The rise of the military rabbis
Early exit
The waste of profit
Sudan claims Halayeb, Shalatin as electoral constituencies
Fake "hymen" sparks outrage in Egypt
Alexandria torture trial postponed
Jail for Jordan 'honour killing'
Monsoon threatens Sri Lankan refugees with 'humanitarian disaster'

You see, I was not exaggerating.

Why haven't I actually gotten off yet? Well, because there were also a few positive news items such as........, well I guess they are much harder to find. Oh I guess beating Zambia 1-0 and renewing Egypt's hopes to qualify for the World Cup in S.A. could be considered my life savior.

Sunday, October 11, 2009

School Friends

As I mentioned in the previous post, I am a member of a Yahoo group for the graduates of my old school's class of 1996.

Since some of you might know my true identity, I am forced to tell the truth and to admit that it was actually the class of 1986. You still don't believe me? I was just kidding, it's actually the class of 1981. OK forget about the year, we just graduated some time in the past, the exact date is not important.

We all had two things in common. First, our parents belonged to the lost/diluted Egyptian middle class. I am sure there were some exceptions, i.e. students who belonged to the higher class of the society, but the socialist policies of the sixties (did I actually say sixties??) made those differences less flagrant than they are nowadays. Second, we were all a bit crazy in the head.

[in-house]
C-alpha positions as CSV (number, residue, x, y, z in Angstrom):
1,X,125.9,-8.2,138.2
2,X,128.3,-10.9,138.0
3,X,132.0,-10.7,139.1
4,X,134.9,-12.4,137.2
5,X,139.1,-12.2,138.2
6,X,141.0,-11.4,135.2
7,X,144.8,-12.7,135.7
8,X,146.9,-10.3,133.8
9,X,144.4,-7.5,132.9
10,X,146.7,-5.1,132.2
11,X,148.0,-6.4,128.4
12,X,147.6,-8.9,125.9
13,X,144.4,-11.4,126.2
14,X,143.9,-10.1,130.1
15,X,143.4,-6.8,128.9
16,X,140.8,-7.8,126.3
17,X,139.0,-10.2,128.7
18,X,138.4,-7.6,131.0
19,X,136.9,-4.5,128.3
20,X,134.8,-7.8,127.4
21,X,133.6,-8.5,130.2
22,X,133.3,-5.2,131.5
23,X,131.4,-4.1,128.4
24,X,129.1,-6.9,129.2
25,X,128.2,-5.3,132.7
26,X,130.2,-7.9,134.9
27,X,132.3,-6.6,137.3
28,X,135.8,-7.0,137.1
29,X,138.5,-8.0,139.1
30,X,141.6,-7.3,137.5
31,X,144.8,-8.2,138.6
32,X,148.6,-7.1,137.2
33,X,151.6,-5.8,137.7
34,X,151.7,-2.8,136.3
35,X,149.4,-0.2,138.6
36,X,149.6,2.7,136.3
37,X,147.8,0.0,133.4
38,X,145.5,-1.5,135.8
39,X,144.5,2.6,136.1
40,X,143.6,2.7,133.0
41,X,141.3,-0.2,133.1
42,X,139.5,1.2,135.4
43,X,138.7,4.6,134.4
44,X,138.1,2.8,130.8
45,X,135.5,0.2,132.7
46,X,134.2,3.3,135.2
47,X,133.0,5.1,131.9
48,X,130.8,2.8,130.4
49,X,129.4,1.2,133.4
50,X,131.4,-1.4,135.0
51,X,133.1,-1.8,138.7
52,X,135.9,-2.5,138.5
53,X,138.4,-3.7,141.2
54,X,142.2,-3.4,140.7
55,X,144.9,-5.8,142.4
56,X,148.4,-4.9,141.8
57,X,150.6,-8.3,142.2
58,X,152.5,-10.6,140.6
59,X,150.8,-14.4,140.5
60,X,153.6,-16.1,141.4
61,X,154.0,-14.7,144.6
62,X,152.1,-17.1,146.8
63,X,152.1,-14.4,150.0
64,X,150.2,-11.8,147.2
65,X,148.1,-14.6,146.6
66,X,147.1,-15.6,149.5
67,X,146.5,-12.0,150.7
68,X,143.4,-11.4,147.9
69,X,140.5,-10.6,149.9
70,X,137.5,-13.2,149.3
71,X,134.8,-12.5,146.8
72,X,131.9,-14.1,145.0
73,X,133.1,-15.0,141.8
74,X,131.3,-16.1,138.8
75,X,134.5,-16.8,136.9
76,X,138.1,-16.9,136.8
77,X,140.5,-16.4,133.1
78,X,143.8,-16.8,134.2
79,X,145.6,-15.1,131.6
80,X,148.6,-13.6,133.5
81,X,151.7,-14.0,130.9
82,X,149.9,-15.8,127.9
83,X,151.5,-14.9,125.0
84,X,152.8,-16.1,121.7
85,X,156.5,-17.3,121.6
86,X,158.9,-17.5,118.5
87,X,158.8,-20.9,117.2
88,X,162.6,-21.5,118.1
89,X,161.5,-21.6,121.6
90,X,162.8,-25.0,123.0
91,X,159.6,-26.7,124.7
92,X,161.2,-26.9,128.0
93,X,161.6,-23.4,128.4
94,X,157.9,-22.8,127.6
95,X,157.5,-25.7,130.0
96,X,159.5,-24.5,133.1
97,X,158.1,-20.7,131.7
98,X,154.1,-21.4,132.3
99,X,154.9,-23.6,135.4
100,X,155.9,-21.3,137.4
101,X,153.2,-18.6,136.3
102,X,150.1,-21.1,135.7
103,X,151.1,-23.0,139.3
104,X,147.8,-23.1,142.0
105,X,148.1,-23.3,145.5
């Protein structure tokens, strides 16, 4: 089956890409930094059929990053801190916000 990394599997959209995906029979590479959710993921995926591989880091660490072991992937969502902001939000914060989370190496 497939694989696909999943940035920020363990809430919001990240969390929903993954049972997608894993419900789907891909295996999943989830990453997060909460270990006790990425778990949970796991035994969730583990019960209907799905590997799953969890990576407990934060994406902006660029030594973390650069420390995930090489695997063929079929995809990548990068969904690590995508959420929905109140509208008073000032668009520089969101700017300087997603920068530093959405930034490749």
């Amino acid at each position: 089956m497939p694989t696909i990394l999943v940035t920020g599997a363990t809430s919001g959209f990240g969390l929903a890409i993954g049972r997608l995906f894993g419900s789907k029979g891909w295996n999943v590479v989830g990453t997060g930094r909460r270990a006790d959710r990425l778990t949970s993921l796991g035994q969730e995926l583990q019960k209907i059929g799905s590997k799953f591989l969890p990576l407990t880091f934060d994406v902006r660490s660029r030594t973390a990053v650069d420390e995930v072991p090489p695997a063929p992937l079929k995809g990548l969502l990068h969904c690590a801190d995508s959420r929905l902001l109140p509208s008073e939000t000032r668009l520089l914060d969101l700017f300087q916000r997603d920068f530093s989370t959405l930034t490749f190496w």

After years of not seeing any of my classmates, with the exception of two or three close friends, I was once again reunited with them. Well I should say with the 25 to 35 of them who are either active in the Yahoo group I was invited to join, or who regularly attend reunions. Among the group are representatives of all the diverse believes and characters, composing the tapestry of the current Egyptian society.

Allow me to introduce the ones I've been in close contact with for the past two years.

First we have the Moderator. Since he is also a relative of mine and a frequent reader of this blog, I am obliged to be nice to him, so take anything I say with a grain of salt. We all owe Mr. Moderator for starting the Yahoo group, and for being one of the most active members in reunions. He is also the official photographer of the group. When needed, he also acts as the peace maker between the two most notorious members of the group (they know exactly who they are). He is also a fellow blogger, and I hate to admit, a good one too. So by now you must be thinking, What a guy!! Well, think again. He is not that perfect. When I joined the group I discovered that he has hijacked my family name and is using it as if he is the most important member of the family!!

Second we have Ms. aPolotica. This member of the group, who is also very active as an organizer of reunions and events, and is the backup photographer, claims that she is allergic to political discussions. I've caught her more than once expressing political views, but she always denies it. She is the first blogger in the group, and (I hate to admit) is an eloquent writer. Again before getting the wrong impression, let me tell you that she is also known as Shereera. She has a scary laugh, and always beats my husband in online Scrabble, and I am later left with the unpleasant job of trying to cheer him up and promising that he will be able to beat her in the next game. This hasn't happened yet!!

Next we have Ms. Serene. Contrary to her name, she is an extremely active, vibrant, and outspoken member of the group. She has been to every reunion I attended, and is usually the one who takes care of the venue reservation. Her presence adds a positive and happy feeling to the meetings since she is always laughing at the group's jokes, even the lame ones. That's a great attitude that I truly appreciate cause I am usually the one telling those lame jokes.